Story by Jeff Gard
A local University of Toronto student is involved in a research project that studies how children reason about the social and moral world.
Morgan Garland, a 2018 graduate of Cobourg Collegiate Institute, is studying health and disease as well as psychology at U of T.
As part of her undergraduate degree for the latter, Garland began research at StarLab for Mind and Development.
“I started that last summer for course credit and then moved on to volunteering throughout the year to finish up the project that I was working on,” Garland said during an interview. “The lab kind of looks at how kids reason about the social and moral world, so how they make decisions about what’s good and what’s bad and right and wrong and how those views kind of change as kids age.”
Families, if interested, can get involved. Normally participants would attend in-person sessions in Toronto, but due to the current circumstances with COVID-19, that’s not possible at this time.
“We’ve had to move our studies all online and so we’re looking for participants between the ages of 3 and 11 to participate in our study,” Garland said. “We’ve been doing them over Zoom call and they’re basically just set up like fun stories and then we ask them questions about what they think throughout. We’re just looking for any families that might be interested in participating in that.”
During the games and stories, children are shown scenarios involving characters and asked what they think about the actions of the characters.
“The study that I got to lead over the past year looked at how three and four-year-olds value people who struggle when making a decision to do the right thing,” Garland said. “So, for example, we showed kids two characters who were choosing to share chocolate with their friends and one character found it really easy to choose to share with their friend and one character found it really hard to choose to share with their friend, but ultimately they both did share.”
Children were asked which character they thought was acted better in that scenario.
“Adults tend to say that the character who struggled was morally better than the one didn’t as they tend to value effort,” Garland said. “I can’t say too much about the results for the children right now as we haven’t published yet.”
Garland did describe part of a study that has been published before delved into how children think about two types of moral actions.
“There are things that you have to do, like telling the truth or not stealing, and things that you don’t have to do, like giving to charity,” she said. “If I say I didn’t steal today, adults wouldn’t think that was really moral or good because it’s expected that you won’t steal, but if I said I walked past a charity and donated $500 today, I would get praise from an adult because I didn’t have to do that. I chose to.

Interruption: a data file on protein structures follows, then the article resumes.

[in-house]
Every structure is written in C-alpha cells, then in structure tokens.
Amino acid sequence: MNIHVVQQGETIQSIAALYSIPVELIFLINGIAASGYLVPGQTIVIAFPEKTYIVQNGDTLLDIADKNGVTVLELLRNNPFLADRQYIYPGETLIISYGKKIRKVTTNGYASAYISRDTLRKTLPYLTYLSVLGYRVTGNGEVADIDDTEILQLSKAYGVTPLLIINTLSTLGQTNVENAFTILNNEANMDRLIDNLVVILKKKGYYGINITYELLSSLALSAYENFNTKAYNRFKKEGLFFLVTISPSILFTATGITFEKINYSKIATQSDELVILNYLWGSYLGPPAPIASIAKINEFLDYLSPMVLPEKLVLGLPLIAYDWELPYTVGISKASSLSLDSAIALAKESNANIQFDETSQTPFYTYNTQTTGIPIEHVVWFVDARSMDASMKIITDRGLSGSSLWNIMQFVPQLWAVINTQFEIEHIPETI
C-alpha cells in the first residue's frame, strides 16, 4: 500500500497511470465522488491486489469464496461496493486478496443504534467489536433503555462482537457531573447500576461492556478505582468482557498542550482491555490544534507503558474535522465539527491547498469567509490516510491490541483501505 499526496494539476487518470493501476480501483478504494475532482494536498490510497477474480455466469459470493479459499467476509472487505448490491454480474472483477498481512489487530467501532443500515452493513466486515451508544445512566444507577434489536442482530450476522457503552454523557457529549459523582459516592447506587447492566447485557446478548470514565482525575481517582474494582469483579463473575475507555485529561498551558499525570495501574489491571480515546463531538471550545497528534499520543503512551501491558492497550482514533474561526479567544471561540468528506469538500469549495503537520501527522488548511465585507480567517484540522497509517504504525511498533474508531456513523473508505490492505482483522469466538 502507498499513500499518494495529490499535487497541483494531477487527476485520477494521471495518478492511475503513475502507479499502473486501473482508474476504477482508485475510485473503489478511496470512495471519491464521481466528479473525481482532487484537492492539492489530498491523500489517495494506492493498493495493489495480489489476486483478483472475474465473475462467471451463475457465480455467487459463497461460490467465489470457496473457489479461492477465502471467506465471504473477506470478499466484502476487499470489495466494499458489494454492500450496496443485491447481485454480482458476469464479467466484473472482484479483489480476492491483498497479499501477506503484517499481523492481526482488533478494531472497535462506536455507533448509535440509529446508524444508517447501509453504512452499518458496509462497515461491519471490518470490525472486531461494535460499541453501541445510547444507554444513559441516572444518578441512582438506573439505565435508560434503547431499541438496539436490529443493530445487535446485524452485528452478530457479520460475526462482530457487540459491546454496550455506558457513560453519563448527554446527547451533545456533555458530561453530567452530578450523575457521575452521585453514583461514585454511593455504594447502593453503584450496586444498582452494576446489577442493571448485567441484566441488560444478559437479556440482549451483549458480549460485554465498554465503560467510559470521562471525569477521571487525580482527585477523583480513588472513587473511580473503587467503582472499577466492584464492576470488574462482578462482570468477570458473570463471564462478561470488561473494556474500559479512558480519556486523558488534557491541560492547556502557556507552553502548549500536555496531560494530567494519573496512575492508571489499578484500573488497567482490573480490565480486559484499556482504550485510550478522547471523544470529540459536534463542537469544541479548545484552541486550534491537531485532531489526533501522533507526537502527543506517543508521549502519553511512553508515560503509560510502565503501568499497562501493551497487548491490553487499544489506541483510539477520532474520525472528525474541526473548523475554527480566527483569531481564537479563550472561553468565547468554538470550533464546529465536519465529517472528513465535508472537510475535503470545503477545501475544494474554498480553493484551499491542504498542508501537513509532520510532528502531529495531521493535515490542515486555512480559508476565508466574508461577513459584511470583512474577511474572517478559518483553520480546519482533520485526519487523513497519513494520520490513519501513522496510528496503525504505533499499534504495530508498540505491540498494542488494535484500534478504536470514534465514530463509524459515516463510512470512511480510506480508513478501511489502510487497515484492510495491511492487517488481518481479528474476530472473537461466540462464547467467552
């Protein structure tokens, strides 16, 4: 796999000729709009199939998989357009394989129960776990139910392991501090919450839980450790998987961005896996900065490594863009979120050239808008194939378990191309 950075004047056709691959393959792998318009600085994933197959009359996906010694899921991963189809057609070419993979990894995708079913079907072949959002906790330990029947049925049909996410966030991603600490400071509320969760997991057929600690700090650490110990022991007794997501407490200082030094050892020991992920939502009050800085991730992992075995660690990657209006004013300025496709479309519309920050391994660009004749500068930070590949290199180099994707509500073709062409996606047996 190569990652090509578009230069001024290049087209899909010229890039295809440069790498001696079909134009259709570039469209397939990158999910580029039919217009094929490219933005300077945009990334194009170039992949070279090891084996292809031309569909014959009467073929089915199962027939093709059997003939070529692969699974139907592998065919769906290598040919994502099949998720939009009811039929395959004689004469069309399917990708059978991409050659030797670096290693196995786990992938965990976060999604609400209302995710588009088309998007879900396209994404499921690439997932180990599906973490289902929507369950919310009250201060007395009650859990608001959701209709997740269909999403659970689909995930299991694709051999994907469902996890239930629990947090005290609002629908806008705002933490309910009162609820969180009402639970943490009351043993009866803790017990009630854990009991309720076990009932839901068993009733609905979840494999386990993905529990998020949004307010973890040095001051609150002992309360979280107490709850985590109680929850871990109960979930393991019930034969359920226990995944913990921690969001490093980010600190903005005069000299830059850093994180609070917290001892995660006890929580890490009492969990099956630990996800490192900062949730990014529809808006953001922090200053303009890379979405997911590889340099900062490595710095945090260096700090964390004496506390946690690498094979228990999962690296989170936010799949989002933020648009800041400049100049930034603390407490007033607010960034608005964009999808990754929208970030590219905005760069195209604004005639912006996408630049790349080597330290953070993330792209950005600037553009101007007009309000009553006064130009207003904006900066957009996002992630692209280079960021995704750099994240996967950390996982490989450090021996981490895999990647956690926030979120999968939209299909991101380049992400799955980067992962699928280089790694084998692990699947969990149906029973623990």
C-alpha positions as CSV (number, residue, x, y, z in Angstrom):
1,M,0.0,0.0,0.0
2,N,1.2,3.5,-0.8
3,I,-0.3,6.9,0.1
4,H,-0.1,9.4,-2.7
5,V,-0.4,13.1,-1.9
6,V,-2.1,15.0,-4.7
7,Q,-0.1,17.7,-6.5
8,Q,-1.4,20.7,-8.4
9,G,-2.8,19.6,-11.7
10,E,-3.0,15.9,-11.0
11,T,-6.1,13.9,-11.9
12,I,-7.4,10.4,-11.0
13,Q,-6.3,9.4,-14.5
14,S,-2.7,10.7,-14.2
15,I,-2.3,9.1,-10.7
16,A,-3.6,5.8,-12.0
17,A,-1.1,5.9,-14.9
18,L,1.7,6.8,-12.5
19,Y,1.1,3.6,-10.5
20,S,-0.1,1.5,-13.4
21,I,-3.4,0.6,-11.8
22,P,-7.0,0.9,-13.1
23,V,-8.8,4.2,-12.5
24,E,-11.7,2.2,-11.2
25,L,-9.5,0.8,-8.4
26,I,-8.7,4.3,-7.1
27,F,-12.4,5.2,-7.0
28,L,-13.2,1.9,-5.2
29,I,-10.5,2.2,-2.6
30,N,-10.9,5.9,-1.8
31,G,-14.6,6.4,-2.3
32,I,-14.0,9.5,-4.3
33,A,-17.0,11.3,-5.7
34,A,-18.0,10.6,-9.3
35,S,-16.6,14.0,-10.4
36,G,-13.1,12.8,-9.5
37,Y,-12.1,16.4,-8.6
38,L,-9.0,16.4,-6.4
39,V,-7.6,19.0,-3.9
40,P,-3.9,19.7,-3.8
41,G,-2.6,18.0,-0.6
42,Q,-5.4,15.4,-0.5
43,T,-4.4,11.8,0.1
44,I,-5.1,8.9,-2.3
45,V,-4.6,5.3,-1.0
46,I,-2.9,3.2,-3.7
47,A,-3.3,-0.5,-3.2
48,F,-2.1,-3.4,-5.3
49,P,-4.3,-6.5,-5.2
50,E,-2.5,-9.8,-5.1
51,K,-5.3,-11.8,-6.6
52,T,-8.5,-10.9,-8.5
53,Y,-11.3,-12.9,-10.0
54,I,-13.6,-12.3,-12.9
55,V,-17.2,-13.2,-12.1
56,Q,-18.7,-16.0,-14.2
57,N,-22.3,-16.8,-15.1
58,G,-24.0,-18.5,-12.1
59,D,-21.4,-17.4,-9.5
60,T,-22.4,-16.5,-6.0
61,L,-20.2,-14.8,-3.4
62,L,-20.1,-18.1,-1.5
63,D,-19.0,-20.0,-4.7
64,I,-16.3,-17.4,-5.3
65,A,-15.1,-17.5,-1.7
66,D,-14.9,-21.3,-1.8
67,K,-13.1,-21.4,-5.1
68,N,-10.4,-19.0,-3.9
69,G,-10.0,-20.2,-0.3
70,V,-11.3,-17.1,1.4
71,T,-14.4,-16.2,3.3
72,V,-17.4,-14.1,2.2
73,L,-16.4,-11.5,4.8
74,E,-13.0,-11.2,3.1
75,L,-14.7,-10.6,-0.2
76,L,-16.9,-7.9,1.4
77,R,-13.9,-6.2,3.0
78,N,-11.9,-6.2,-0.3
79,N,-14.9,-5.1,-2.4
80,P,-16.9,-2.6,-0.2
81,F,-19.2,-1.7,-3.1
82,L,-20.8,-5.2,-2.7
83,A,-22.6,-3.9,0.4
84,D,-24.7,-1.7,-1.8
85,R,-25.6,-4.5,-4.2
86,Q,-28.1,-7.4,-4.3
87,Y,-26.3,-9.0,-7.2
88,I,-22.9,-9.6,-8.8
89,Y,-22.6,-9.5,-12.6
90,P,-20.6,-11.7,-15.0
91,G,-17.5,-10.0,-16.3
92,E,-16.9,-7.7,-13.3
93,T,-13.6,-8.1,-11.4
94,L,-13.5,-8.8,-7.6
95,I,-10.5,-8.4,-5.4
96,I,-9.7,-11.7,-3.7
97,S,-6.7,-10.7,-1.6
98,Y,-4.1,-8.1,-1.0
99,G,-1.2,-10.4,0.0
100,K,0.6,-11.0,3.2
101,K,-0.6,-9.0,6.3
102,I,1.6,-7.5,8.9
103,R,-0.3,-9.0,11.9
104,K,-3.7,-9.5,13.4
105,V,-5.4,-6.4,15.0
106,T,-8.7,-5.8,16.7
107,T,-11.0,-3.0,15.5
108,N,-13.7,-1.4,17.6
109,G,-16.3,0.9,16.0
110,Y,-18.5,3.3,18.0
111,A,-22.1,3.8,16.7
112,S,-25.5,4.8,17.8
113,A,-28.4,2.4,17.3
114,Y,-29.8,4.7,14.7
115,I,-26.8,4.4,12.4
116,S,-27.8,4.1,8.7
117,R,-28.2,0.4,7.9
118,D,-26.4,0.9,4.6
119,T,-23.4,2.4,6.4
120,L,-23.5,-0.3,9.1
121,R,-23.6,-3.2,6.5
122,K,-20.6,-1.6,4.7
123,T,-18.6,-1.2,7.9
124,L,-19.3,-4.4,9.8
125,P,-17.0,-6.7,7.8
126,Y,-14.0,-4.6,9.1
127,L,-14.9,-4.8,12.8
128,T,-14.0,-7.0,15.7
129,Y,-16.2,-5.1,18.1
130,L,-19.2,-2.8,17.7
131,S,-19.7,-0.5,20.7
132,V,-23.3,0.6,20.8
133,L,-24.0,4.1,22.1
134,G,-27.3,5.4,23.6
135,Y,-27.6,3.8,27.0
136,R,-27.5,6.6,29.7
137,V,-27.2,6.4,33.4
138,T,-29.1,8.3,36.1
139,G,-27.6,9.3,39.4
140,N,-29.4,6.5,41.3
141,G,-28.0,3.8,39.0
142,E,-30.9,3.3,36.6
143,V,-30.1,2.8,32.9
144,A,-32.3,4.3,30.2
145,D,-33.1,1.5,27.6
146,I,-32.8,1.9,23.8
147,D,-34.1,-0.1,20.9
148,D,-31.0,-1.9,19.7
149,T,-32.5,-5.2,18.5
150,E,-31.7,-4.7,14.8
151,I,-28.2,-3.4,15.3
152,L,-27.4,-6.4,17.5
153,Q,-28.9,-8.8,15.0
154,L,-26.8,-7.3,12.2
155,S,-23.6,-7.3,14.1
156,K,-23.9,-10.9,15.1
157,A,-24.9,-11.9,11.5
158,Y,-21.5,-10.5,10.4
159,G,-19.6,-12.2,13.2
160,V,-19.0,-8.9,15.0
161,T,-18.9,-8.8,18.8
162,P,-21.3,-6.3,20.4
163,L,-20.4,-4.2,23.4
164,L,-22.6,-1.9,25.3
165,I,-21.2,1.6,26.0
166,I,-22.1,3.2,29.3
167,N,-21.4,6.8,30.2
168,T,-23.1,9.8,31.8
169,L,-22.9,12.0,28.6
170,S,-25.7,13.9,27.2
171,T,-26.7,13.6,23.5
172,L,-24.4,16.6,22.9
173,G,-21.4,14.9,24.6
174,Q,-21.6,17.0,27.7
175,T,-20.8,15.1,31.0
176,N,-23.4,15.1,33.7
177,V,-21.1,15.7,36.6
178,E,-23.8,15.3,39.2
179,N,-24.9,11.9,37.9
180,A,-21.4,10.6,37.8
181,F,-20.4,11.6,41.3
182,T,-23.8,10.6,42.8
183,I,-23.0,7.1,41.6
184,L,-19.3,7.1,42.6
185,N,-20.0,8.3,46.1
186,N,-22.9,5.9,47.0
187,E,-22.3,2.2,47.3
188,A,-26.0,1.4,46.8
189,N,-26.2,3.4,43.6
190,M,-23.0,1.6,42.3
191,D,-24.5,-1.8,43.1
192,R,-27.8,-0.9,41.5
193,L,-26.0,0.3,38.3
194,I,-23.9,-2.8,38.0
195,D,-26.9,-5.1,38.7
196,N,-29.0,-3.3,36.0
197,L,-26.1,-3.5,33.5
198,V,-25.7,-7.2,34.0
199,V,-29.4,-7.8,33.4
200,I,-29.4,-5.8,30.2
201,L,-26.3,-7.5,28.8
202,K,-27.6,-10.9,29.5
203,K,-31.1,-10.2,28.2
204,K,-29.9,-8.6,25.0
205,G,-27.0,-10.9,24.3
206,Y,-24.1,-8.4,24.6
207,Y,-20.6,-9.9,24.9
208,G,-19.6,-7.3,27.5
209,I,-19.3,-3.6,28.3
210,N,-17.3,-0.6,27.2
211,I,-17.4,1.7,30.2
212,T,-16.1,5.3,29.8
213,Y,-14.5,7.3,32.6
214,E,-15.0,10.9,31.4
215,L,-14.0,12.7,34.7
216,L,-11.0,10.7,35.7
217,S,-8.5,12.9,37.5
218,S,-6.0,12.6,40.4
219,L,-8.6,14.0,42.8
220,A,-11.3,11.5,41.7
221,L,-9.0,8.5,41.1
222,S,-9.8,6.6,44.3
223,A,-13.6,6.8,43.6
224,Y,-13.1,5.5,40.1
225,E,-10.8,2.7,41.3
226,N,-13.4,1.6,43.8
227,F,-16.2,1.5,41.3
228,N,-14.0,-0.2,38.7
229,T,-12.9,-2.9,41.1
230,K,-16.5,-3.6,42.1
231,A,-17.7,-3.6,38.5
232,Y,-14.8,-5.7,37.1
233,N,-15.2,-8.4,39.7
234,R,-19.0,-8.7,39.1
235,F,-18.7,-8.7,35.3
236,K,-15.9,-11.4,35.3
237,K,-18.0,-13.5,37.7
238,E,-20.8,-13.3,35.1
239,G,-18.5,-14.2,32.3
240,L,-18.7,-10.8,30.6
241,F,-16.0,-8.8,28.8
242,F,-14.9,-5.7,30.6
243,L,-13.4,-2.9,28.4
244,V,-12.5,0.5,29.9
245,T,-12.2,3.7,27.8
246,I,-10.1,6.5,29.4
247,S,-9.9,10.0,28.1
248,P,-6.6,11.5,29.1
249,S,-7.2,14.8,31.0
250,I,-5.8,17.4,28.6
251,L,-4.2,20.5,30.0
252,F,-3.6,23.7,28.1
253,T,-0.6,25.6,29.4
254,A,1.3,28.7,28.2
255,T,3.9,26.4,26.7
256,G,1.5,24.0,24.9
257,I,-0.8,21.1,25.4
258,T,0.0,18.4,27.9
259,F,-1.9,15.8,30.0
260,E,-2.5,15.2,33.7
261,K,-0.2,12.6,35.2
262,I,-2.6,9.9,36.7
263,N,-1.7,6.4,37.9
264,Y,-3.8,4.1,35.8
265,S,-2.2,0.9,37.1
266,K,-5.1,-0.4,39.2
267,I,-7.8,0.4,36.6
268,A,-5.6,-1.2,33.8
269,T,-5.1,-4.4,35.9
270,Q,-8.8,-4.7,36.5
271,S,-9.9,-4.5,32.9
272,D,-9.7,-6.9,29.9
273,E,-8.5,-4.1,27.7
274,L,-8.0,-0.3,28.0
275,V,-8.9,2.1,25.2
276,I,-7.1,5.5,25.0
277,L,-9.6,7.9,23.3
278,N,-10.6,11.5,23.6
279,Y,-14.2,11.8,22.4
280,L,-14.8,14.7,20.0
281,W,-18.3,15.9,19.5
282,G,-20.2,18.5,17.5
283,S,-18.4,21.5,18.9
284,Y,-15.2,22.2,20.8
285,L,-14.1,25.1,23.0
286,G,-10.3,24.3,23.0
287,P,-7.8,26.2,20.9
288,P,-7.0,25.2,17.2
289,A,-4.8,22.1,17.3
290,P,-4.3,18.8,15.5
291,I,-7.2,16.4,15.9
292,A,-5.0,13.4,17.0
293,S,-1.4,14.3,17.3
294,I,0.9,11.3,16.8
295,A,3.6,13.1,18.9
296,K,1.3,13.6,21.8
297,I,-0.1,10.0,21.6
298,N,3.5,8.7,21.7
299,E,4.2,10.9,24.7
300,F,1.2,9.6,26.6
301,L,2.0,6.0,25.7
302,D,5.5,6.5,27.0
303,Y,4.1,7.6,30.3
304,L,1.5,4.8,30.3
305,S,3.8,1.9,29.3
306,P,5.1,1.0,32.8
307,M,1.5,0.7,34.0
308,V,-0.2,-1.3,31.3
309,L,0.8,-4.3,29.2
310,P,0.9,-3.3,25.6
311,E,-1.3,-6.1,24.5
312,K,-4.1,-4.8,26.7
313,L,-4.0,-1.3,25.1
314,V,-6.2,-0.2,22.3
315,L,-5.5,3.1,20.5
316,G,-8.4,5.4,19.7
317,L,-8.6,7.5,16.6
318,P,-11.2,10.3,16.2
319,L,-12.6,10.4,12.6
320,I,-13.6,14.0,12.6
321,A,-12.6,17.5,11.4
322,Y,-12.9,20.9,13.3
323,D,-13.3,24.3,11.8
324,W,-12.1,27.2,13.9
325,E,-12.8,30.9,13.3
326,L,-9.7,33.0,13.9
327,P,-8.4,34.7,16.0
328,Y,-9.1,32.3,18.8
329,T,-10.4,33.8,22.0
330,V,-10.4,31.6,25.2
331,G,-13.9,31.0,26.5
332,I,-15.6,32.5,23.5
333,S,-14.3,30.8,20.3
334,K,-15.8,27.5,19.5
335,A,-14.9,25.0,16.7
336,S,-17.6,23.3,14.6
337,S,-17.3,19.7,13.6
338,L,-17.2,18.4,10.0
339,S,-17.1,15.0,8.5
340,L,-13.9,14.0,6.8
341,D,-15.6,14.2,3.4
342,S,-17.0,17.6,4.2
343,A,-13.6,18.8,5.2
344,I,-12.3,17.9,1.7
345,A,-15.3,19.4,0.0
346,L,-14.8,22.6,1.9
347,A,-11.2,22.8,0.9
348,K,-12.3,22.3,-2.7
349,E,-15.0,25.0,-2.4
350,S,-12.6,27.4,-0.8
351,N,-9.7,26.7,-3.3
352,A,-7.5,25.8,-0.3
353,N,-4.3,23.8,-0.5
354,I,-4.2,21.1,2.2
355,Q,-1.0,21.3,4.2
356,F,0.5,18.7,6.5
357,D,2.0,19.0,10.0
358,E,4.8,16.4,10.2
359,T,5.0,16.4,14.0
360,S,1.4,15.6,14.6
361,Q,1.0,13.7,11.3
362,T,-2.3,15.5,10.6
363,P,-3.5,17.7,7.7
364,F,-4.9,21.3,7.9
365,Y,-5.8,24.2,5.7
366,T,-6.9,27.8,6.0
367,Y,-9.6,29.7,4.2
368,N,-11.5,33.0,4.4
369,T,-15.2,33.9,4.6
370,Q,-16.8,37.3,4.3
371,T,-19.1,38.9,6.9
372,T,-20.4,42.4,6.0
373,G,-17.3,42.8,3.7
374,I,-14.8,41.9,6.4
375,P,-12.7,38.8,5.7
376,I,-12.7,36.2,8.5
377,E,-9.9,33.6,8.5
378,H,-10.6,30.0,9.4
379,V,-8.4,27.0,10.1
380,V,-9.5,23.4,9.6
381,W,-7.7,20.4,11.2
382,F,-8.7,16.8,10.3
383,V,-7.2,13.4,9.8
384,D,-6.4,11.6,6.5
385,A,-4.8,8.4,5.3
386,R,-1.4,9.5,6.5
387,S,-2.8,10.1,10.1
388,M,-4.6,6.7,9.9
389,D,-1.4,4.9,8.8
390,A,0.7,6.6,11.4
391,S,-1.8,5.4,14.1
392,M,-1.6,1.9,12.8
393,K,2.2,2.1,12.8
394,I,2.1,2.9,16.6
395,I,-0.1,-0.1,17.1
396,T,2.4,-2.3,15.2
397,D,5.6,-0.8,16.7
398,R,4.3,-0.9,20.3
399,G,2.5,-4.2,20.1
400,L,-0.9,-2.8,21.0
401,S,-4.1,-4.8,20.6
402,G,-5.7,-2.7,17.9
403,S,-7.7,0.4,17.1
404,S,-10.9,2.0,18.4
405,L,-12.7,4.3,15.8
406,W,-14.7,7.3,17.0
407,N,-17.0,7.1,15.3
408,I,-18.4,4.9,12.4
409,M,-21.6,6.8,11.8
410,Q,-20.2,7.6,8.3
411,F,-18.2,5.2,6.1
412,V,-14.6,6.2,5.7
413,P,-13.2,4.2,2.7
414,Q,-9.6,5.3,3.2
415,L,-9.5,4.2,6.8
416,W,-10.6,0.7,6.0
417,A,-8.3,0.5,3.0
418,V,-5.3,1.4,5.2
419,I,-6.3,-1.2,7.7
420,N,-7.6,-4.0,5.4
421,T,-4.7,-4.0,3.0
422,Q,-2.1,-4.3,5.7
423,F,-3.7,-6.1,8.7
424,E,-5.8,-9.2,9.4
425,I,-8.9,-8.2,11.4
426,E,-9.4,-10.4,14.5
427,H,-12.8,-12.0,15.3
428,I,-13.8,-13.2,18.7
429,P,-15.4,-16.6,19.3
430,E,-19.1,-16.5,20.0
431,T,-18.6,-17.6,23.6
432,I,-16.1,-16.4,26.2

“So we wanted to see if children thought the same way and it turns out that they don’t,” Garland added. “They tend to think that it’s better that I didn’t steal today than that I gave money to charity. That’s pretty interesting because it’s completely different from how adults think. We think it might just be the way that kids categorize their actions and maybe in that time of their life it’s a bigger deal to them to follow the rules than to do something nice because they choose to. A lot of our studies find that children think quite differently from adults.”
Participants for the current study are still welcome. Children receive a certificate of participation and families are entered into a draw to win an Amazon gift card.
“We use the research mainly for publication in scientific journals,” Garland said. “Child development research in social psych can be used for things like guiding education and parenting. We really just want to get the information we learn out there and show people the new things we learned about how kids think about the social world.”
Meanwhile, Garland’s involvement in sports growing played a role in helping her find her path to university.
“I’ve always been interested in the way that the body works and kind of how that functions. I think a big part of that came from athletics and doing sports as a kid,” she remarked. “I was always kind of interested in physiology and how the body moves. So that’s the health and disease portion of my studies which is a lot about how the body functions, how the immune system works and how our physiology kind of puts us together correctly.”
Psychology was also something that piqued her interest as a younger student and something she can also attribute to her sports background.
“I came across it in high school and really found the way that the brain works was interesting and of course there are so many mental factors in athletics and managing nerves for competitions and just having some mental fortitude to keep running or keep going throughout your sports,” she said.
Garland, now 20, has spent much of her life as a competitive figure skater. It’s certainly a sport she would recommend to any parents looking for something new to sign their children up for.
“It’s so much fun to just get to be out on the ice and play around with a little bit of artistic movements, but also the athleticism that comes with figuring out how to jump and spin and balance…it really is a lot of dance on ice and I think a lot of people would really enjoy it if they got into it a little bit more,” she said. “There’s a lot of local CanSkate programs at Port Hope, the Jack Burger Sports Complex. There’s the Port Hope Figure Skating Club and then there’s one in Colborne and one in Baltimore and they’re all really great clubs that really encourage kids to have fun and learn a new sport and make some friends.”
Garland also competed in cross-country running and track and field at CCI and has been an equestrian athlete as well. To listen to the full in-depth audio interview about her experiences and accomplishments, visit www.jgsportsmedia.com.